Moody’s: Housing Correction Coming – but No Crash
The Fed’s interest rate hikes will cause the “pendulum to swing back down” some places, but no crash if vacancies stay low and underwriting standards remain high.
NEW YORK – Moody’s Analytics Chief Economist Mark Zandi predicts that the latest Federal Reserve interest rate hike will cause a housing correction across the United States – but there won’t be a housing crash.
He suggests that the Southeast and Mountain West are the most overvalued housing markets, and the pendulum will swing back down. Cities and states due for a correction include Phoenix and Tucson in Arizona, the Carolinas, northeast Florida, and above all, Boise – “the most overvalued market in the country,” according to Moody’s analysis.
While a reduction in housing prices is likely, however, renters won’t see any immediate relief because homebuyers have few options even if values fall.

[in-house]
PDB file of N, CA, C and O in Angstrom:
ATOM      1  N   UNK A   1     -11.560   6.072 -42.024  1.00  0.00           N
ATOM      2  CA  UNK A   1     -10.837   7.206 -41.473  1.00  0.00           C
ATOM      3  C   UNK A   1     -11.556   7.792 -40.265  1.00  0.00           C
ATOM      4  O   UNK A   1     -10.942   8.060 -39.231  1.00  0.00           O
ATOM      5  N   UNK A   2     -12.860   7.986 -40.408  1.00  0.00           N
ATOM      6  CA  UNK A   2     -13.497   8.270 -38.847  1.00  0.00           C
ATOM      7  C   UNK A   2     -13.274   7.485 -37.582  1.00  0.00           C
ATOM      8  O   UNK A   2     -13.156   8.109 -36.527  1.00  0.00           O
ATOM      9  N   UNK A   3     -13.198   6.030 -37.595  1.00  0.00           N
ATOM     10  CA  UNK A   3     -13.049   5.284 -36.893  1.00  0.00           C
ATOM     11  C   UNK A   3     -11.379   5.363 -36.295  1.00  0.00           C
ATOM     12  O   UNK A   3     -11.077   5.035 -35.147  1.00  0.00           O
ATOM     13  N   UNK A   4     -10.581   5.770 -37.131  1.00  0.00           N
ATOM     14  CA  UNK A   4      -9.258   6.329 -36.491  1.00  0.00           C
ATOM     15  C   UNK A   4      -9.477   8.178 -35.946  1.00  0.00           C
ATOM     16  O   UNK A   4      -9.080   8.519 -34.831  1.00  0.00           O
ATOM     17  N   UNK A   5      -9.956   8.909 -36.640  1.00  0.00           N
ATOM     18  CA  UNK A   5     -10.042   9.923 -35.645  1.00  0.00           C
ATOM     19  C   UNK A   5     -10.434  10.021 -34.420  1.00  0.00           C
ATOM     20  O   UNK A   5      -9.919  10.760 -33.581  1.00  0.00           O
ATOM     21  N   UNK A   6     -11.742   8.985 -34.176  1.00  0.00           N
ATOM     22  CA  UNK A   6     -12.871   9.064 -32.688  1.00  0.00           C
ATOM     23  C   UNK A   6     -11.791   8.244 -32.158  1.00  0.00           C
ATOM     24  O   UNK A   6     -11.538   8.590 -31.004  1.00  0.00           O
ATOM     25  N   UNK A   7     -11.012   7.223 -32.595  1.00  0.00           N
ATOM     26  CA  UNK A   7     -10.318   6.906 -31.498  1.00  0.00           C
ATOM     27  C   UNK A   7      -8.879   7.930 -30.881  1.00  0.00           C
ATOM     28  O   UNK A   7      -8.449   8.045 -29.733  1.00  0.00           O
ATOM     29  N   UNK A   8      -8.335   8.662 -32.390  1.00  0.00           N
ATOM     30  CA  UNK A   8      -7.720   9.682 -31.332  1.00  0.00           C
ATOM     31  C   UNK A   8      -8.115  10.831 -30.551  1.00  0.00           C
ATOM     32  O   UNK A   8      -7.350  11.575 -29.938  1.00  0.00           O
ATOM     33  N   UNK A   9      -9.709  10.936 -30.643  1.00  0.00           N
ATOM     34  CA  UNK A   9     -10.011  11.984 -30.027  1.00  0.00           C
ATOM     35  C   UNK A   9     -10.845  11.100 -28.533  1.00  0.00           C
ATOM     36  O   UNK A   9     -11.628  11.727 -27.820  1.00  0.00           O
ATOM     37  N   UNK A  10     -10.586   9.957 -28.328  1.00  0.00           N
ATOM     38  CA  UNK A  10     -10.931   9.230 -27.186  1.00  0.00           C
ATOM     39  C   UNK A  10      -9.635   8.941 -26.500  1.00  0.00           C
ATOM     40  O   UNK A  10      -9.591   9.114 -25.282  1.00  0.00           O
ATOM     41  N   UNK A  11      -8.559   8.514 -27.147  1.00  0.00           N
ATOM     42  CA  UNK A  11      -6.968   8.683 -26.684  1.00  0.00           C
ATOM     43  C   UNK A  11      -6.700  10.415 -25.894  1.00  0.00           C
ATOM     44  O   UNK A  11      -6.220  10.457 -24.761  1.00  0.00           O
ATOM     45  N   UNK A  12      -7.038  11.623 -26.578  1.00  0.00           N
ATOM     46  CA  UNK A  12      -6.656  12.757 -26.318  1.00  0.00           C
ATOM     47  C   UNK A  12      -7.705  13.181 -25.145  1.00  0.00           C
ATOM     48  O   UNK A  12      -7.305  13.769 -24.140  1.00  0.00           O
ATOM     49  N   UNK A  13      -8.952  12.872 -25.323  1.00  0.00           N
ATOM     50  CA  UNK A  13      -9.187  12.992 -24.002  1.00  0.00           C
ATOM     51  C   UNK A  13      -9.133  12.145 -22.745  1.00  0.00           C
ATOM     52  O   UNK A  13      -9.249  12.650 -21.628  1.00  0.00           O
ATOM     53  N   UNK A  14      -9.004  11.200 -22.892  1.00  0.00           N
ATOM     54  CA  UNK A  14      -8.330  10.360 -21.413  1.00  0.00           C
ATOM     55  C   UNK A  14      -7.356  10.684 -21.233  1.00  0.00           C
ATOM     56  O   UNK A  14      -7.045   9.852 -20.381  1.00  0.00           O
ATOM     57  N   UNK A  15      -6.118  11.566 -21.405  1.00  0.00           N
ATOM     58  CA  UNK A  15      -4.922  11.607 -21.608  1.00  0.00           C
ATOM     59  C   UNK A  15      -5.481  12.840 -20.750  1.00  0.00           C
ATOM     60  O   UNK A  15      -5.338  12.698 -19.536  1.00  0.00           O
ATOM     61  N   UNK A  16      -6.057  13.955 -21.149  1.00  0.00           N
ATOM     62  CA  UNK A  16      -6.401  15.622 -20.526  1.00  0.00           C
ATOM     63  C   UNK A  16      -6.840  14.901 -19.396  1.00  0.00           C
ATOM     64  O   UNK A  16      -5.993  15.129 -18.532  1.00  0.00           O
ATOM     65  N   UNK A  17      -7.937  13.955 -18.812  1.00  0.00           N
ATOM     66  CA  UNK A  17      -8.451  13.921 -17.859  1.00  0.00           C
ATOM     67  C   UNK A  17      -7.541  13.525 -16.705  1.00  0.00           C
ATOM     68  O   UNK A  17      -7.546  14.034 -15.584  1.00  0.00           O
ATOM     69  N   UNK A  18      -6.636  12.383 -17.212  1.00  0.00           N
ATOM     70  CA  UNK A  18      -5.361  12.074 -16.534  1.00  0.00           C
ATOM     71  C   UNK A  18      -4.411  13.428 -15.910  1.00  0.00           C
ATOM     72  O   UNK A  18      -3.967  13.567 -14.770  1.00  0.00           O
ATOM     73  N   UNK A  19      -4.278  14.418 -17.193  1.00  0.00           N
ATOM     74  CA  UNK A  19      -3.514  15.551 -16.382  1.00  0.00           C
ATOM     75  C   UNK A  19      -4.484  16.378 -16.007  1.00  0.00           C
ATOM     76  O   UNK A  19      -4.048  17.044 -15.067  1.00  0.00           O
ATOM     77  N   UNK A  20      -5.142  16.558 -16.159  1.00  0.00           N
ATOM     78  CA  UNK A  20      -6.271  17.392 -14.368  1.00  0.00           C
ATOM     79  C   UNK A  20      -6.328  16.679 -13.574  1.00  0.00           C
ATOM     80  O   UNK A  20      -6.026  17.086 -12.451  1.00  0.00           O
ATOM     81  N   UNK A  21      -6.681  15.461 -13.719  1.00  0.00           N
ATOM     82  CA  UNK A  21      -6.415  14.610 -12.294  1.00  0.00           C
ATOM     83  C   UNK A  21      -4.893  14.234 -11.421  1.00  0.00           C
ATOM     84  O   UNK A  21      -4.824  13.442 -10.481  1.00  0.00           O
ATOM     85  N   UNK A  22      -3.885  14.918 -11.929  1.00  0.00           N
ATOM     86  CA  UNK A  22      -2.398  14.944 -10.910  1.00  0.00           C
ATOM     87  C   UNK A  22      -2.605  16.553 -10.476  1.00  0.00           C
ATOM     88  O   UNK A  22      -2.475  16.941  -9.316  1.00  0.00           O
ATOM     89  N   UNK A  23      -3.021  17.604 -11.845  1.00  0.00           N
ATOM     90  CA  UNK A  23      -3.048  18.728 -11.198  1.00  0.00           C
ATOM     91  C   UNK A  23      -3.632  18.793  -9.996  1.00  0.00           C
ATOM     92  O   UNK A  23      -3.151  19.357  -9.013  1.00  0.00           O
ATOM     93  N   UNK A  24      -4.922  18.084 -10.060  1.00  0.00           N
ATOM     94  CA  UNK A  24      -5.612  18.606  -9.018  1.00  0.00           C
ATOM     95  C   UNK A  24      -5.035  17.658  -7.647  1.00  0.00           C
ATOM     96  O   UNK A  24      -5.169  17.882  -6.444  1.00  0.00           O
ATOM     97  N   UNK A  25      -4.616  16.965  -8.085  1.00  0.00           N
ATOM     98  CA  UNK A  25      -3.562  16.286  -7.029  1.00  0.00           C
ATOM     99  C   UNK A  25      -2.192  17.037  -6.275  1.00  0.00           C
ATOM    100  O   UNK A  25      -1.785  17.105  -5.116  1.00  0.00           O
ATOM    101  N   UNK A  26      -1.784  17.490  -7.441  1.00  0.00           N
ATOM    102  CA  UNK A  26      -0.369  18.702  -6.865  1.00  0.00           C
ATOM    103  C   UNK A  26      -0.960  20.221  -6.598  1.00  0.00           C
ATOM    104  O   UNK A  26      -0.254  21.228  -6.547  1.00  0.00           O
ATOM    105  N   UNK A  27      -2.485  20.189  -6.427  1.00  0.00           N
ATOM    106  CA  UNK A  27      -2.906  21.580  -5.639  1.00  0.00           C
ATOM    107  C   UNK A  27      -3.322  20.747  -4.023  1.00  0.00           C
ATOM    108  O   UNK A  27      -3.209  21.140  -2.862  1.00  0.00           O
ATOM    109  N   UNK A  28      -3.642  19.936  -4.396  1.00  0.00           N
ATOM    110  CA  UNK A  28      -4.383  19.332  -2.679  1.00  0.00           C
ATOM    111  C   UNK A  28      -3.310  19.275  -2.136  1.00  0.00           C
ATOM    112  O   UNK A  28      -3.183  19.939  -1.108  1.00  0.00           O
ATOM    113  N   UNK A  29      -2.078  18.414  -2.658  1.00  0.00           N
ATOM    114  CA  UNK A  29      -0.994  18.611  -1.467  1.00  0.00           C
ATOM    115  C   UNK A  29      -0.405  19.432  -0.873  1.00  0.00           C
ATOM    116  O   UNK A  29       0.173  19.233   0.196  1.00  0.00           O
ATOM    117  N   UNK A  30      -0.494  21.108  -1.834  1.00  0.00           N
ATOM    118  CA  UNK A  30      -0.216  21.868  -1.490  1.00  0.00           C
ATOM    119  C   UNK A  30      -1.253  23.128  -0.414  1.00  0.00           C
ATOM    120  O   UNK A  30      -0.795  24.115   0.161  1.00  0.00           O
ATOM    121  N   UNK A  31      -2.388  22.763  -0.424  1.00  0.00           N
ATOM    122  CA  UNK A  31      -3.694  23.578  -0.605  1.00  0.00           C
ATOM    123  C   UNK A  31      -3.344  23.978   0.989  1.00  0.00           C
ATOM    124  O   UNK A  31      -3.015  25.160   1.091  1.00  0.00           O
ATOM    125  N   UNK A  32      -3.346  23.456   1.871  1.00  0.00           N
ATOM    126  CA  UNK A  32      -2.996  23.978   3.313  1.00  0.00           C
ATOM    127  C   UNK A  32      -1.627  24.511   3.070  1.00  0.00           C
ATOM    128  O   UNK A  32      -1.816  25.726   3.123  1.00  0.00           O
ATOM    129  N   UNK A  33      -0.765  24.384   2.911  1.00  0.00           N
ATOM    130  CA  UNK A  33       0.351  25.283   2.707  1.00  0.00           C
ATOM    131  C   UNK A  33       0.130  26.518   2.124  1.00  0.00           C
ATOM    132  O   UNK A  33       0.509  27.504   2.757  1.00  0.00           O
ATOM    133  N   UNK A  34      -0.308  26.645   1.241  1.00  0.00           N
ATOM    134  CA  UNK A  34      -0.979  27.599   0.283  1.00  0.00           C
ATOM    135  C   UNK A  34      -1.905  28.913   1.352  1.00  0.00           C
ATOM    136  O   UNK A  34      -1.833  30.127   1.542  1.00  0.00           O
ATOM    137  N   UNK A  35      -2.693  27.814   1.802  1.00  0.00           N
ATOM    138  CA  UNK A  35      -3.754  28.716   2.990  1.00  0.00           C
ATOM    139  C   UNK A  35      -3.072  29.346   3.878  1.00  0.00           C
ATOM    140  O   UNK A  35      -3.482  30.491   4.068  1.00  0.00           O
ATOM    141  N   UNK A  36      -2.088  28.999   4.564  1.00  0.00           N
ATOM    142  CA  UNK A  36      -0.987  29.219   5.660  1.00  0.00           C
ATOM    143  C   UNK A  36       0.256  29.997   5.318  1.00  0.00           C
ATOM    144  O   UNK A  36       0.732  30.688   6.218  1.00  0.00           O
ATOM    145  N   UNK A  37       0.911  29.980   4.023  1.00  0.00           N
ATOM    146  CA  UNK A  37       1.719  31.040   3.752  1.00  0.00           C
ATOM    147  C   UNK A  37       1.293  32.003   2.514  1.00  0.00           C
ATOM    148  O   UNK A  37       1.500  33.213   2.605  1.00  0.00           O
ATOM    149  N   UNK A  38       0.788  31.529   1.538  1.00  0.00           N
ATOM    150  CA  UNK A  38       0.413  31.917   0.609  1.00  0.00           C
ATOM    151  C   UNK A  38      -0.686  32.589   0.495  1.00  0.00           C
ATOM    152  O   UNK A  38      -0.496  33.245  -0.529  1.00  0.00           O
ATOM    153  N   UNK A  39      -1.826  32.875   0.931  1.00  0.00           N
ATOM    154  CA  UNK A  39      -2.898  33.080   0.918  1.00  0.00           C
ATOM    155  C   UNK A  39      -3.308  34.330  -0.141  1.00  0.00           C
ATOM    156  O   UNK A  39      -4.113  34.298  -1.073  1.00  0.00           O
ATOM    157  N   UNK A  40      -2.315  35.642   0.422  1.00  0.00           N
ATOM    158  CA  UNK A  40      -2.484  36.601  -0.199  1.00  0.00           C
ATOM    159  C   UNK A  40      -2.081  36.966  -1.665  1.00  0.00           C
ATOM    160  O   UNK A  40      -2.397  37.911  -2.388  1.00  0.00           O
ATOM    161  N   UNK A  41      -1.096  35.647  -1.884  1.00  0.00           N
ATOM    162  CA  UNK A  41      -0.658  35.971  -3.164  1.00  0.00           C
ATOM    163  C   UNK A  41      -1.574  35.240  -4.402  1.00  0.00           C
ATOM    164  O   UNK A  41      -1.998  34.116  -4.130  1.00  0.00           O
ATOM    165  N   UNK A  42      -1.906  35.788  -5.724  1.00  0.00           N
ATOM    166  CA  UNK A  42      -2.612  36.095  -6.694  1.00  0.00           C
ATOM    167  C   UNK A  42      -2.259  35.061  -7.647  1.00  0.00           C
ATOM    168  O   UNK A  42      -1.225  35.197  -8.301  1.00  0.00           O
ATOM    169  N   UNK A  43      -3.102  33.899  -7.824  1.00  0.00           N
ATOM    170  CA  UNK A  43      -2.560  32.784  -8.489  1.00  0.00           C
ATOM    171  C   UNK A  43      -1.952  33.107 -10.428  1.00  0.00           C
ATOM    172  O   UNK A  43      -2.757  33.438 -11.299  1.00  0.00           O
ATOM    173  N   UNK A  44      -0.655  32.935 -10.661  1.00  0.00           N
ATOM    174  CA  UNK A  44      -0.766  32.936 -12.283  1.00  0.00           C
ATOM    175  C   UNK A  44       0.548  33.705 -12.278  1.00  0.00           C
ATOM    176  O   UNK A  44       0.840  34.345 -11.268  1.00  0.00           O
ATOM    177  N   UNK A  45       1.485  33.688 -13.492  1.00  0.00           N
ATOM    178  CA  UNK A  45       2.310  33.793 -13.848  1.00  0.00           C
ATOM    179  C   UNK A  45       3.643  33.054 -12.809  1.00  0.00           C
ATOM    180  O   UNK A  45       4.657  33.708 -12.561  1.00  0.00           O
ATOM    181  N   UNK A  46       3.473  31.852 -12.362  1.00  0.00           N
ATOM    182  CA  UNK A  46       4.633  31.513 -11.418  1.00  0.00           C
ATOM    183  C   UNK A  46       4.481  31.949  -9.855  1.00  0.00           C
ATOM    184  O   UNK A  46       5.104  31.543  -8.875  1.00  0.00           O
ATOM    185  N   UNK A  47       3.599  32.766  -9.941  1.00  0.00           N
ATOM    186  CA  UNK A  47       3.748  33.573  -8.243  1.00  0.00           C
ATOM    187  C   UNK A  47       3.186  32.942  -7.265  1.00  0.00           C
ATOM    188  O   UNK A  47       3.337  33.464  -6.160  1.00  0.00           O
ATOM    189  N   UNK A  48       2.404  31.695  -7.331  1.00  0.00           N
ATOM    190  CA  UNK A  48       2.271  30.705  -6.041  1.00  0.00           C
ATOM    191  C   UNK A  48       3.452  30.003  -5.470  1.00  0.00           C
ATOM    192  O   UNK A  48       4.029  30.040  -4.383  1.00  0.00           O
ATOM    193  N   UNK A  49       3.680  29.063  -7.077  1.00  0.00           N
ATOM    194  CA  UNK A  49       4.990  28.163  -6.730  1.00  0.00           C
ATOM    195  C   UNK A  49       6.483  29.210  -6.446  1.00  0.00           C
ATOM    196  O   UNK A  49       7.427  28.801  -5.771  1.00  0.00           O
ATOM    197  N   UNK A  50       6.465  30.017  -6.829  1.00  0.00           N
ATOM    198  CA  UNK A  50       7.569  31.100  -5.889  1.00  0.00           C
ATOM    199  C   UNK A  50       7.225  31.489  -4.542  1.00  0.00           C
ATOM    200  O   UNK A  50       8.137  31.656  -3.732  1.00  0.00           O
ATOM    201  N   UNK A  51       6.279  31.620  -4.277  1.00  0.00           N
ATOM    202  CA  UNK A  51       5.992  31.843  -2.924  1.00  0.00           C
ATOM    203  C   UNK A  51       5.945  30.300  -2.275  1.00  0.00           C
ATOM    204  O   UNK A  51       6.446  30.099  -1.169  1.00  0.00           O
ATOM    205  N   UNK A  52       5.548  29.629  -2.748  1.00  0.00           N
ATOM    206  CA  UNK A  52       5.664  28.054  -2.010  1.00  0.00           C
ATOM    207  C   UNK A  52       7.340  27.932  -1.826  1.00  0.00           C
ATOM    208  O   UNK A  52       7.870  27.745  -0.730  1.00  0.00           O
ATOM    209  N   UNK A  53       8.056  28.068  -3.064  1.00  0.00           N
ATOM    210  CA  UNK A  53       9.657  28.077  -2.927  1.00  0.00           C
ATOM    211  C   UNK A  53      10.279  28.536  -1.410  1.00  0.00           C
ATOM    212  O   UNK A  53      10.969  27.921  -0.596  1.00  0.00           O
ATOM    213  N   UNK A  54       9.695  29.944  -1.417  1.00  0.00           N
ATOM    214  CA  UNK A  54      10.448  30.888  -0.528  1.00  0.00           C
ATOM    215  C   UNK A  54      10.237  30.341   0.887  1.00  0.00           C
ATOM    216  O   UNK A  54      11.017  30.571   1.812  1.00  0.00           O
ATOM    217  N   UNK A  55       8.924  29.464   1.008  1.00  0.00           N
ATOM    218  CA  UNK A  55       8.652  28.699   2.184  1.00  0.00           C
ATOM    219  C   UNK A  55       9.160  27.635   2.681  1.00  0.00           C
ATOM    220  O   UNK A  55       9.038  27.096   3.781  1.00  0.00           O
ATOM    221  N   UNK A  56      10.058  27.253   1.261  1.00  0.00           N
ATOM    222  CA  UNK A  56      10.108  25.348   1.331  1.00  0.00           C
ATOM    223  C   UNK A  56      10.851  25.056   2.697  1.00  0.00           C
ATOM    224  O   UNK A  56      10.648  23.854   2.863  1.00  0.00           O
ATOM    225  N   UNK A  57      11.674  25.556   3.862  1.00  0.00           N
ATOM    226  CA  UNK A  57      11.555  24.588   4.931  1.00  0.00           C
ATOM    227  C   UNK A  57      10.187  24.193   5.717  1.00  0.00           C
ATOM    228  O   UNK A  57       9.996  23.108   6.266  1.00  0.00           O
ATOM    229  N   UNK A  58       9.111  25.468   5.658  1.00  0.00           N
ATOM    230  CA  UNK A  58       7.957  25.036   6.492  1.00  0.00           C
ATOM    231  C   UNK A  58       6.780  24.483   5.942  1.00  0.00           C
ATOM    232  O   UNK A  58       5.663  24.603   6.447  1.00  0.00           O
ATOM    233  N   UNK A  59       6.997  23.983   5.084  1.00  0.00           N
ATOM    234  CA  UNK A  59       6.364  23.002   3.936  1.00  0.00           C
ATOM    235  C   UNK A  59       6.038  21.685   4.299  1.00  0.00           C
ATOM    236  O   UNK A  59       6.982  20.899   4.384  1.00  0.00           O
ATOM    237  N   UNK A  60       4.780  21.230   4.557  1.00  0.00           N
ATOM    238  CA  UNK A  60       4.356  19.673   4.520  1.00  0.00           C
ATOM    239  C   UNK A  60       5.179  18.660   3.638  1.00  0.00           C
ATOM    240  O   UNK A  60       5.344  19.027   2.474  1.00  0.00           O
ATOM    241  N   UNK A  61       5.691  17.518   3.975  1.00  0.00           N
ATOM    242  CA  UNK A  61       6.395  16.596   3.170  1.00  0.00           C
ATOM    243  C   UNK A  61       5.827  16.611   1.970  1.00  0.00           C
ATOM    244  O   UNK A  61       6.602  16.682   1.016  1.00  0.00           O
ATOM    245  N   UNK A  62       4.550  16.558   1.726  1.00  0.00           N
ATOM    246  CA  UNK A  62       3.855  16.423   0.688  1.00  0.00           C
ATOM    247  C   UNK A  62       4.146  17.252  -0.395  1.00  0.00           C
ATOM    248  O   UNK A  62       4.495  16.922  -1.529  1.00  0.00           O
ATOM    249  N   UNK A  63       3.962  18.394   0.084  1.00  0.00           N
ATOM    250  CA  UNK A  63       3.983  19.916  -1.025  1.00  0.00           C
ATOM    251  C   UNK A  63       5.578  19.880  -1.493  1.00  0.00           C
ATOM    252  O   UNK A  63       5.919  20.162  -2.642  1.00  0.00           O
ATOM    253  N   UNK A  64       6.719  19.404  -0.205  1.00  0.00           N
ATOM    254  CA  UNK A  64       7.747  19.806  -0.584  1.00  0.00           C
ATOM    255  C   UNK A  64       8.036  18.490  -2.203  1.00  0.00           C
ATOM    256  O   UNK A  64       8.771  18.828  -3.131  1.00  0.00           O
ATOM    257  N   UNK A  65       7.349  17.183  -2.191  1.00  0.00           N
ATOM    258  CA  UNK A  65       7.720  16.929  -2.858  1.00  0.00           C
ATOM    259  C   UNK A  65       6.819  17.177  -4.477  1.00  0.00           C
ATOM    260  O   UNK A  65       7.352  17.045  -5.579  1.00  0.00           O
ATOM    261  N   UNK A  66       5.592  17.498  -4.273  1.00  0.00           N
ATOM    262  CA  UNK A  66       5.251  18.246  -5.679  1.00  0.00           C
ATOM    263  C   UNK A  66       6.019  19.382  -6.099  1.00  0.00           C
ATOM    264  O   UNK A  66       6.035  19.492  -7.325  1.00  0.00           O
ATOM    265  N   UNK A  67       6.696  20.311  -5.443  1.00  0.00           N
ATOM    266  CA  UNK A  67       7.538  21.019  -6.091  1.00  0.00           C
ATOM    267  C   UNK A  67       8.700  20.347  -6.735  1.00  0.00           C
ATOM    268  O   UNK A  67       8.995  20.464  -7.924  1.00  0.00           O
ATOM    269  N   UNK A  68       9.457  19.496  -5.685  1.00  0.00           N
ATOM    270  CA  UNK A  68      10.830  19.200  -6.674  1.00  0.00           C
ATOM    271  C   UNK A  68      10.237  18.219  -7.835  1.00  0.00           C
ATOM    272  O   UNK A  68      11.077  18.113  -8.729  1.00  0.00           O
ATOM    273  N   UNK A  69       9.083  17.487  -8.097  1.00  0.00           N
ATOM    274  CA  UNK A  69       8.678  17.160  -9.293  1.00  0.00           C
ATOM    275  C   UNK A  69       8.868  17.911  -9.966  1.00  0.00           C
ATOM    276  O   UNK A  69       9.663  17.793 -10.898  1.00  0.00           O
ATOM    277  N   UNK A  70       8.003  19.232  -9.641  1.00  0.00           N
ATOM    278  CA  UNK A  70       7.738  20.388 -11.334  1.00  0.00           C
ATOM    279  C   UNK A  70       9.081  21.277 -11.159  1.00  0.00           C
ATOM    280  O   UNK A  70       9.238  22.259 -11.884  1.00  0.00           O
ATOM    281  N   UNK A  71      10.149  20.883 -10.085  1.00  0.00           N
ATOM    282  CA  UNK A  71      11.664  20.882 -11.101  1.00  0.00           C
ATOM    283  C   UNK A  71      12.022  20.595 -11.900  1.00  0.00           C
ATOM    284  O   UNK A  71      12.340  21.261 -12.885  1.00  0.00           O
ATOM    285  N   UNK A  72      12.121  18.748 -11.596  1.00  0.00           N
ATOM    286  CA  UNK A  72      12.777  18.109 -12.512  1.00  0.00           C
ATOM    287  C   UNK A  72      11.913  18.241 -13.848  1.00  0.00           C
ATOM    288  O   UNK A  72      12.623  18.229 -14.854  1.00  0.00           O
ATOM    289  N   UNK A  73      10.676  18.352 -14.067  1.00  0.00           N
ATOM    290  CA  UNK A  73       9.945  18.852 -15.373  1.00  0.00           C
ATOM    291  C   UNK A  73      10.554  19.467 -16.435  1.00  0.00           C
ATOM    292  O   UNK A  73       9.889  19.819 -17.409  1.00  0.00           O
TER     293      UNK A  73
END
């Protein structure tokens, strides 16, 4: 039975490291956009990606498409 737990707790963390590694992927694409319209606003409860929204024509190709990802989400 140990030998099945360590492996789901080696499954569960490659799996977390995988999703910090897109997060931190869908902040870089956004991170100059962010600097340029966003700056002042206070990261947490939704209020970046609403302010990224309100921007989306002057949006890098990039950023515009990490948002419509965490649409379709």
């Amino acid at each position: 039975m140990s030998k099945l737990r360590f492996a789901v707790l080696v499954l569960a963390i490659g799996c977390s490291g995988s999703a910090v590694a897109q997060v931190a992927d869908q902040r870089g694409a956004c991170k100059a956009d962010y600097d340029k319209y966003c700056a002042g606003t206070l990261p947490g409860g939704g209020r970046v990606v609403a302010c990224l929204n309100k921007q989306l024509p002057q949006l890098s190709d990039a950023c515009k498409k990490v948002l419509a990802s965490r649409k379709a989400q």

Zandi says the market likely won’t crash but the fundamentals remain strong: Vacancy rates are at an all-time low, mortgage underwriting quality is high, and most loans are “plain vanilla” 30-year or 15-year fixed-rate products. There’s no sign of subprime or negative amortization activity that precipitated the foreclosure crisis during the Great Recession.
“I just don’t see the kind of mortgage defaults and distressed sales that would be necessary for big declines in housing values,” Zandi says. “That’s when you get crashes, when you have lots of foreclosures and a lot of distressed sales. That’s just not going to happen.”
Source: Bloomberg CityLab (06/23/22) Capps, Kriston
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